Vermont, Connecticut Governors Sign Biosimilar Substitution Legislation

July 14, 2018
Samantha DiGrande

Vermont and Connecticut have recently signed laws providing a pathway for and regulations around the substitution of interchangeable biosimilars for the reference biologic product at the pharmacy level.

A number of states have recently been considering legislation around interchangeable biosimilar substitution at the pharmacy level. Vermont and Connecticut are among the 2 latest states to enact such regulation.

On May 30, 2018, Vermont Governor Phil Scott signed bill S.92 into law as Act No. 193. The Act instructs pharmacists to dispense the lowest-price interchangeable biological product to the patient, as well as notify the prescriber of which biological product has been dispensed.

Specifically, within 5 days of the biological product being dispensed, the pharmacist must communicate to the prescriber electronically through either an interoperable electronic medical records system, an electronic prescribing technology, a pharmacy benefit management system, or a pharmacy record.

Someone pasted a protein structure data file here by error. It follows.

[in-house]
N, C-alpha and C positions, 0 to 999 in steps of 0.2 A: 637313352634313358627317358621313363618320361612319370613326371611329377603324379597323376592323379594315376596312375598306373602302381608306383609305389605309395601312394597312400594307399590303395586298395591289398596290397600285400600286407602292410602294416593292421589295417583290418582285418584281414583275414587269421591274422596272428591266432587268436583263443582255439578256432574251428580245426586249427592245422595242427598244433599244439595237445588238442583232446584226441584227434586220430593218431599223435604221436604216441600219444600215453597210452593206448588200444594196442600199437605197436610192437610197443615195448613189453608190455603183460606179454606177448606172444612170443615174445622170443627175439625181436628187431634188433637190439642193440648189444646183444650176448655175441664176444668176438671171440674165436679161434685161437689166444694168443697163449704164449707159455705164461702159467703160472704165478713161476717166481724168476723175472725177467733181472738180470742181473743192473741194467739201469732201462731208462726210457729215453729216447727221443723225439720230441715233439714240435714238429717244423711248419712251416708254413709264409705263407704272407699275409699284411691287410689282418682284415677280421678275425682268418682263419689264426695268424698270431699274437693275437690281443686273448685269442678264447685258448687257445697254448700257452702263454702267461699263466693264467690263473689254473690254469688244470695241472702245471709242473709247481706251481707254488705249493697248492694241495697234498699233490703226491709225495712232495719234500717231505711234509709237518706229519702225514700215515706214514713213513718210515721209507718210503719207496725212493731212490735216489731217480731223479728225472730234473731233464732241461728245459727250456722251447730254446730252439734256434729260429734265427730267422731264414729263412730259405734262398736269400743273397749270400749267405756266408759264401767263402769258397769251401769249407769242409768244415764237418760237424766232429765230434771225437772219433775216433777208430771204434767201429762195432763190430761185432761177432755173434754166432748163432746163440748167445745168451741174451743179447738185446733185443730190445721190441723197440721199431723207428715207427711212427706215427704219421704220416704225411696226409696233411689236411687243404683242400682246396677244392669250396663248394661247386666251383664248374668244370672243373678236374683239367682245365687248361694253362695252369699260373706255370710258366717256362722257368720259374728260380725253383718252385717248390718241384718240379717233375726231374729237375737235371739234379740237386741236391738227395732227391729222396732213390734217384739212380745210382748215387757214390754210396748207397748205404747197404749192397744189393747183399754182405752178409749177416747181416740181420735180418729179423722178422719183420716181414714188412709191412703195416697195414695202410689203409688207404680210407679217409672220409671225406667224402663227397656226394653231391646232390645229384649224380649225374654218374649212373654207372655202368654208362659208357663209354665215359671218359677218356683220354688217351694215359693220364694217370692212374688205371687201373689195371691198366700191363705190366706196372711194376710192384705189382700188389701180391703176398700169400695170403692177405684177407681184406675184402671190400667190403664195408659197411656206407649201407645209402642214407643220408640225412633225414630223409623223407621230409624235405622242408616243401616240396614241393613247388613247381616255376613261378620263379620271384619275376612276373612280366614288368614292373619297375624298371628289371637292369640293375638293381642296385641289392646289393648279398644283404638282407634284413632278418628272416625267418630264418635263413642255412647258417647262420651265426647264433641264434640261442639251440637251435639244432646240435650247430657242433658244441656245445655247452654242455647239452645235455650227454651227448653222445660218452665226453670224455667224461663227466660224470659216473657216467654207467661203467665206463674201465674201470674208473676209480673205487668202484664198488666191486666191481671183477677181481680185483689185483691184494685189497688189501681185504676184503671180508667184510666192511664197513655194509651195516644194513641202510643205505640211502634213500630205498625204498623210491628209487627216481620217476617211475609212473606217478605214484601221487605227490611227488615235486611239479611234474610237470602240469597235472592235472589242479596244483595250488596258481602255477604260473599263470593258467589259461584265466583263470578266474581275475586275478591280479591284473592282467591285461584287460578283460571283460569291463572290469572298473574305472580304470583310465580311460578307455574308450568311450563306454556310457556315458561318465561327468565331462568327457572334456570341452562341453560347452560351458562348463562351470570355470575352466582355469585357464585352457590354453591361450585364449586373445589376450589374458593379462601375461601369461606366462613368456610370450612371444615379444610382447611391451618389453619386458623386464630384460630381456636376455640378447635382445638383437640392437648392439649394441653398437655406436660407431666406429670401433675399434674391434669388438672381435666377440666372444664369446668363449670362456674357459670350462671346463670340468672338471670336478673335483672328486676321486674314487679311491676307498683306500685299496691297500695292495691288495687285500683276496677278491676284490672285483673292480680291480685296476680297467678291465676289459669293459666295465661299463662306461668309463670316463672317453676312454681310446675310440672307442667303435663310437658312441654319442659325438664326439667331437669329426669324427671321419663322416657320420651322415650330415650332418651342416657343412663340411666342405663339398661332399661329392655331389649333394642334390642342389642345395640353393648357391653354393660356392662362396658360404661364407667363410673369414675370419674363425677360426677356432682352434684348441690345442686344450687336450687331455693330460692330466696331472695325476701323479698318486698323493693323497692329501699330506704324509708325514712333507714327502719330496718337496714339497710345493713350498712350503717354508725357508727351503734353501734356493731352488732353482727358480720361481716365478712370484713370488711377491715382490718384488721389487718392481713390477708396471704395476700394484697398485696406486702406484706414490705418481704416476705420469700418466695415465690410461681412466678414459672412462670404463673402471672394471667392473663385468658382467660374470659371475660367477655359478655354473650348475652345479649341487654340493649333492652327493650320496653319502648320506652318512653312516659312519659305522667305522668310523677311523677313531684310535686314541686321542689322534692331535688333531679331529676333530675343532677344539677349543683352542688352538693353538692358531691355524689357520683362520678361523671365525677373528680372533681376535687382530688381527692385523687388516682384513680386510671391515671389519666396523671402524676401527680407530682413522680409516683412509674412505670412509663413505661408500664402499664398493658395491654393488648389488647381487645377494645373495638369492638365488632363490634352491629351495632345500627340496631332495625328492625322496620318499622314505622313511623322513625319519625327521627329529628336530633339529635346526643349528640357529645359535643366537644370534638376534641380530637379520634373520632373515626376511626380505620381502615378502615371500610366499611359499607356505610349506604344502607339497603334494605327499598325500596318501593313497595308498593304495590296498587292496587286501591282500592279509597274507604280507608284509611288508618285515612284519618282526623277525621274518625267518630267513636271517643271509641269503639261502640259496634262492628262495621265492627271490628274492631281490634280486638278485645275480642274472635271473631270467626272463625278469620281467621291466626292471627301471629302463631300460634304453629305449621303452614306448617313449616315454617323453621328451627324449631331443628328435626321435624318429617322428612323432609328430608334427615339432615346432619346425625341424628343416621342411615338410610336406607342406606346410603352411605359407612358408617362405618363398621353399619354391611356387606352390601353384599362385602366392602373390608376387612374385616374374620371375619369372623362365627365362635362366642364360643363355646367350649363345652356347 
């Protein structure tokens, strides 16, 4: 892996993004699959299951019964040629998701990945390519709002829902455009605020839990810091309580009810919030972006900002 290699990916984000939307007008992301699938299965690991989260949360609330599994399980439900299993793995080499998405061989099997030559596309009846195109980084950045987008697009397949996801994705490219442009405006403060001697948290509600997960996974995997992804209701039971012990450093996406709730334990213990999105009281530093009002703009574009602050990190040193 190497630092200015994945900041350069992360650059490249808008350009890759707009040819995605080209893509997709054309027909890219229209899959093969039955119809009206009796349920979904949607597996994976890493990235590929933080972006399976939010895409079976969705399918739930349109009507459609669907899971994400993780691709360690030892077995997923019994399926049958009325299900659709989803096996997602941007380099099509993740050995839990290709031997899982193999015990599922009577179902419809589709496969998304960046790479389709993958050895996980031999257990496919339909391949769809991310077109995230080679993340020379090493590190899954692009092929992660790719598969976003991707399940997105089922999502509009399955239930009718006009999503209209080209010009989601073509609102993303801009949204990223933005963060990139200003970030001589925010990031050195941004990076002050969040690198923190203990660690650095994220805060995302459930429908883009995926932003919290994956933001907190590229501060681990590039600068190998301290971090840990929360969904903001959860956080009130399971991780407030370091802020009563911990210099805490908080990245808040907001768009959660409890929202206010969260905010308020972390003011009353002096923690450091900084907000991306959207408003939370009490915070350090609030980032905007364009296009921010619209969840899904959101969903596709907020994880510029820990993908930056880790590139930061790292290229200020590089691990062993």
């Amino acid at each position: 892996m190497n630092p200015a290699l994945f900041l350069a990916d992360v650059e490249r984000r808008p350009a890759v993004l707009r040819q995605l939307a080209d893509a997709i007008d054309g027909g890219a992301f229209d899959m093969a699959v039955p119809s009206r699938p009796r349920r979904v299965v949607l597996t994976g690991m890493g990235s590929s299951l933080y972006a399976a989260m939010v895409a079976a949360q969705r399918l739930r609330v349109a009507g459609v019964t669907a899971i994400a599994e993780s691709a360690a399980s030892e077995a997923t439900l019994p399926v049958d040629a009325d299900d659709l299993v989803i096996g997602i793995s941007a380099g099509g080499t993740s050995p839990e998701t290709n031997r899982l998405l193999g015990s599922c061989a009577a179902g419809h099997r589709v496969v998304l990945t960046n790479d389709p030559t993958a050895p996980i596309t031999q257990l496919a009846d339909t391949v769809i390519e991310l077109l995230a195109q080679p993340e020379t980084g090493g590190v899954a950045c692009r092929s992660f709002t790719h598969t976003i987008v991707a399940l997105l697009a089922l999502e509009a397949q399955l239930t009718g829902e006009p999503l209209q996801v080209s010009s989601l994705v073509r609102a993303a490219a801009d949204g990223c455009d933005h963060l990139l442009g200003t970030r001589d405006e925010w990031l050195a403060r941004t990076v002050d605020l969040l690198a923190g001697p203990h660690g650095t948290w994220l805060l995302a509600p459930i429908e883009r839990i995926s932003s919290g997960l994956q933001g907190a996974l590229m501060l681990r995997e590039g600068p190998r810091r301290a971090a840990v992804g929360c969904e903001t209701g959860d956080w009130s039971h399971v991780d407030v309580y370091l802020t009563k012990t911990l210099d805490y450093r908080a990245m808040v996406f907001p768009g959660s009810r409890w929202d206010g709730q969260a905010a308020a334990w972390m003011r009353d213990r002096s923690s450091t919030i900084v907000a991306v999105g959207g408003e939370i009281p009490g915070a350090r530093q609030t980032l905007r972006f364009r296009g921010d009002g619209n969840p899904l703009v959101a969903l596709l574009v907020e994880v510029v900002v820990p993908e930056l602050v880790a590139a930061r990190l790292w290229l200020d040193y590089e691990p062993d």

In Connecticut, Governor Dannel Malloy signed S. Bill No. 197 into law as Public Act No. 18-74 on June 4, 2018. The Act allows a pharmacist to substitute an interchangeable biological product for a prescribed biological product if it provides a cost saving to the patient. In addition, the Act also includes provisions stipulating the notification to the patient purchasing the drug that there may be a cheaper interchangeable biological product available.

The Act also requires the dispensing physician to make an entry documenting the substitution, as well as inform the prescribing practitioner by facsimile, telephone, or electronic transmission of the substitution.

With the implementation of these laws, Vermont and Connecticut have joined 43 other states and Puerto Rico that have authorized legislation around the substitution of interchangeable biosimilars, despite the FDA having not approved such a product to date.

New Hampshire and Alaska are currently considering similar legislation.